25 cm seems more than reasonable. The two linearly polarizing antennas are orthogonal, so by simple arguments of geometry, their far fields are orthogonal, and 25cm is sufficiently above a wavelength, so that we don't have to consider near field reactive coupling.
The exact formula why orthogonal fields do not couple is actually vector space math, so I'd go find a text book for higher math for engineers, first semester. That answers why if you believe me that from orthogonal geometry yield orthogonal field components, and from orthogonal field follows no interaction physically, you're all set.
If you want in on how the physics care about vector spaces and orthogonality, then get the text book from the same uni that goes into static fields and waves. Finally, you would want to arrive at Maxwell's equations and the bath needed for basics of finite element modeling to be able to simulate antennas, but you'd need to go through the math basics first. For an antenna as complex as this, you need to understand what you simulate, and simulate, to figure out what the near field is, as there's no closed form formula for complex geometric systems that you could reasonably calculate by hand.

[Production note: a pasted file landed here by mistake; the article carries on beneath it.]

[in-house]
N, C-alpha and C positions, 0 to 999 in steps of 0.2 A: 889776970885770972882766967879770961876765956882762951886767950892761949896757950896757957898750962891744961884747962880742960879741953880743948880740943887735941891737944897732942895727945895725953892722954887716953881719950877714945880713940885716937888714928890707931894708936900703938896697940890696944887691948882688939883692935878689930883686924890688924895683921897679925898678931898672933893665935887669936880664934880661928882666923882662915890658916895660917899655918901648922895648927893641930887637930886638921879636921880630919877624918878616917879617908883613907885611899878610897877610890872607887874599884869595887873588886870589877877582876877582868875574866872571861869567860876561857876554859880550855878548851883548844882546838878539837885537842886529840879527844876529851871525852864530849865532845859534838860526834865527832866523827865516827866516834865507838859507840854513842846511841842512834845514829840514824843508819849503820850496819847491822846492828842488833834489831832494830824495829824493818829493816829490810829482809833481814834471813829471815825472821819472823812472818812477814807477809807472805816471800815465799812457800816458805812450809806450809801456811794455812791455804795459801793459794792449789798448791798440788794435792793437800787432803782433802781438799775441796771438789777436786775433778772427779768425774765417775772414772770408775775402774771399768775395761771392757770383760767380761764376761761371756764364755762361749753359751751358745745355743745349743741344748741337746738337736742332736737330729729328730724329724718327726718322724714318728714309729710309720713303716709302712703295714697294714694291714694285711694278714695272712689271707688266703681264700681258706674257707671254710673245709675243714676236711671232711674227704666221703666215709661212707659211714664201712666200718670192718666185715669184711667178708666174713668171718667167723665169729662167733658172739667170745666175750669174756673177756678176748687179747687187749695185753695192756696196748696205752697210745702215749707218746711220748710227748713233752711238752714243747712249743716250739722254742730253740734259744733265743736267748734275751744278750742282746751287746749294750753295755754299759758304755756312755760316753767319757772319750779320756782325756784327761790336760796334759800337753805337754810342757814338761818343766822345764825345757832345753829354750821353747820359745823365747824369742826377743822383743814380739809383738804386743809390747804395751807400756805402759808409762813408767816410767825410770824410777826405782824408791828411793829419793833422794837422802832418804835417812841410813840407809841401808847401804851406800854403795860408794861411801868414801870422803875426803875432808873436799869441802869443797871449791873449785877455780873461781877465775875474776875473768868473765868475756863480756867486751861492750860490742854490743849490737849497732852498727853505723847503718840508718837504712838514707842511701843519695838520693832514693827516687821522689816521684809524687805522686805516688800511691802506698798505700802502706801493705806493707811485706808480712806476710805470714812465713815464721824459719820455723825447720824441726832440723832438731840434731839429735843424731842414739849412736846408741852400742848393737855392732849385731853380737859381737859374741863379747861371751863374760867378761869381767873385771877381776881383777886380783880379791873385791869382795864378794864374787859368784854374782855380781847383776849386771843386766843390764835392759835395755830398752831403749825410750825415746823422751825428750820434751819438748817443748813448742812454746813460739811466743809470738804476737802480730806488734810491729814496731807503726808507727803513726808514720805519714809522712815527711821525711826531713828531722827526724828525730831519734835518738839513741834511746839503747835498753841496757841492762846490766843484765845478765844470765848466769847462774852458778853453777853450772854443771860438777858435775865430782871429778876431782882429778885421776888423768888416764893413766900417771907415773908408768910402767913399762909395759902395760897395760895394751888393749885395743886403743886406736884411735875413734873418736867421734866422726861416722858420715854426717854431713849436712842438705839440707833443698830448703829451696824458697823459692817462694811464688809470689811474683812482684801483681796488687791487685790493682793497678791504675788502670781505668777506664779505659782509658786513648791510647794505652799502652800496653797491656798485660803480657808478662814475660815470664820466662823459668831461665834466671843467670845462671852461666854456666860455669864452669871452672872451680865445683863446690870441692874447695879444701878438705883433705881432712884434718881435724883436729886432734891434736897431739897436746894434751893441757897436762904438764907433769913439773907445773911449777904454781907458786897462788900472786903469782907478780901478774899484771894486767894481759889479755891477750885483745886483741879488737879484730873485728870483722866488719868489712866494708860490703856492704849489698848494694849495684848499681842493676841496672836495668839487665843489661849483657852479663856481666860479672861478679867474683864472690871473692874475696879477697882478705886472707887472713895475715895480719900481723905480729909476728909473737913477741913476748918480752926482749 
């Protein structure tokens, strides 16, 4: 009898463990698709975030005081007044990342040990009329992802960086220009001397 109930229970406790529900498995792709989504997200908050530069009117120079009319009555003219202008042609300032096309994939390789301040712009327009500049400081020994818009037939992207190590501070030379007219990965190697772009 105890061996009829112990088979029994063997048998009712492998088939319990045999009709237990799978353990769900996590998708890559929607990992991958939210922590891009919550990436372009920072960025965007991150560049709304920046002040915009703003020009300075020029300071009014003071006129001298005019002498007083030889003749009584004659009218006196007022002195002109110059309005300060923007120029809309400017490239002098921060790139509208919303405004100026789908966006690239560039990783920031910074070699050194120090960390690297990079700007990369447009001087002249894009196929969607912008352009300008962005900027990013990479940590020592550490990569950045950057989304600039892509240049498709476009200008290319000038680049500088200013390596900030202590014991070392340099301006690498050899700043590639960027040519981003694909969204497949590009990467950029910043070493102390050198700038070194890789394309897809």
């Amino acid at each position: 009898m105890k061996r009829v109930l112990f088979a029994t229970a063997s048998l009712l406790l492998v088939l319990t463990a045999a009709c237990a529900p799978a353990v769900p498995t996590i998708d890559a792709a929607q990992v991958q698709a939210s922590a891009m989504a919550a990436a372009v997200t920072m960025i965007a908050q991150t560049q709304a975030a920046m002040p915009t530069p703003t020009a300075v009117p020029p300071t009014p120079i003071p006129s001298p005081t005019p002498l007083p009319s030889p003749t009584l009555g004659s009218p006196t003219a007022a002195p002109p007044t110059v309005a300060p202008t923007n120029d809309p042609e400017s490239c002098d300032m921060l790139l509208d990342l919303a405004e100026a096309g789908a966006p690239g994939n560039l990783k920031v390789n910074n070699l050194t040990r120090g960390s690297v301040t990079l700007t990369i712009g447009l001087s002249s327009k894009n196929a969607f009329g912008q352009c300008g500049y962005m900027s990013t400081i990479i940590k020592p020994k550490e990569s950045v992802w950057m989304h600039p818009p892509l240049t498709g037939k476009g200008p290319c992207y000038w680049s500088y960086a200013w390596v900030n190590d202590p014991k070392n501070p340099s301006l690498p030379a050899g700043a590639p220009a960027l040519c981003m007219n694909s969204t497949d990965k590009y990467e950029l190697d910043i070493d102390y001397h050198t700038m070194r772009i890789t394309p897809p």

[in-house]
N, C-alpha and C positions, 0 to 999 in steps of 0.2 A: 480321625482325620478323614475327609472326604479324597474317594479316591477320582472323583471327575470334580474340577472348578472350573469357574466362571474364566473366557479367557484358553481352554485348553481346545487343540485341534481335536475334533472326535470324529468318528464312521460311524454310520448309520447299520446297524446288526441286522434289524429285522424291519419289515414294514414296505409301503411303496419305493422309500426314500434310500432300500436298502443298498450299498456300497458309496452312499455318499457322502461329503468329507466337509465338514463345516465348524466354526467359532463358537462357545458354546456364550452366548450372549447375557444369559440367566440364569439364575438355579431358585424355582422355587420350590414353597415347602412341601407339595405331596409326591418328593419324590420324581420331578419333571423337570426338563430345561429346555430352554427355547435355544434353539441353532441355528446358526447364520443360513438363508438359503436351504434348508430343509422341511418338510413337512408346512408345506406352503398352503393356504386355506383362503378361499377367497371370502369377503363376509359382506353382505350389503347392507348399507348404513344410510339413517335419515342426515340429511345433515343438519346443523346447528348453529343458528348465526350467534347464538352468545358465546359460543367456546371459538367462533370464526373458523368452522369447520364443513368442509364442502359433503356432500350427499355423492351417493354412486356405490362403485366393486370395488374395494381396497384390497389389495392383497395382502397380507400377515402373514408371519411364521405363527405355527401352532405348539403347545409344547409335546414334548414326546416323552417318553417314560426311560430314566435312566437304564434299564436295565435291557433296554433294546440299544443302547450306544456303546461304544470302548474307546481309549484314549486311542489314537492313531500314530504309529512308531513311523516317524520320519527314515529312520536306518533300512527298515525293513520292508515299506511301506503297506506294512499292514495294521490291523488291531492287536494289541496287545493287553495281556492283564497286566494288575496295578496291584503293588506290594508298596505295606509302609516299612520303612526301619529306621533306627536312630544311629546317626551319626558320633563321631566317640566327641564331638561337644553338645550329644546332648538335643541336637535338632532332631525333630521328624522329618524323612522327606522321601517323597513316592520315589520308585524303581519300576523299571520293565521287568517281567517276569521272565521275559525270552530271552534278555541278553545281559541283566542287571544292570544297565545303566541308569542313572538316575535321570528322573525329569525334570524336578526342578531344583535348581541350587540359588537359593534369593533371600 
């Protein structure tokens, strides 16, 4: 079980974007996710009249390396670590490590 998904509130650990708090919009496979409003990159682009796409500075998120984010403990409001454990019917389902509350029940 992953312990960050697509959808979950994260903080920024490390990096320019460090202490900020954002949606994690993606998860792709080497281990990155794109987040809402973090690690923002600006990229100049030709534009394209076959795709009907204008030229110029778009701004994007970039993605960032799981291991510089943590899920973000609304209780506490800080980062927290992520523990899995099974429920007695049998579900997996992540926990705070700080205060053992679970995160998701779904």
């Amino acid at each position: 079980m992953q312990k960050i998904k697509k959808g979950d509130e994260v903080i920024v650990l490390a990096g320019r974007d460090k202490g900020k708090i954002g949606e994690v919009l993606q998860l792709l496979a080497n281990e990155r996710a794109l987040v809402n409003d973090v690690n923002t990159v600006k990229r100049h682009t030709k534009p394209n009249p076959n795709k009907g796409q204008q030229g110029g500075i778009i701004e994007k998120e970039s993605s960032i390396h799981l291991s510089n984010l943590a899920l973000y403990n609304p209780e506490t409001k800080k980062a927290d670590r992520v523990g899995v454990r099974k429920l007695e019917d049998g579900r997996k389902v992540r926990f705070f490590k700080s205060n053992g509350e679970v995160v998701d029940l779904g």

It's also the number that the company that designed and simulated the antenna gave you - so I'd honestly just trust them on that. If the computer said "strength of the near field at the reflecting end at more than 12.5cm negligible", it is.
I knew instead it had to be two times the wavelength
That sounds like one of these rules of thumbs that are very rarely accurate. Never heard of that for such antenna constellations, so unless that $2\lambda$-rule comes with a very solid explanation and well-reasoned boundaries to what it applies to, I'd ignore that piece of "knowledge".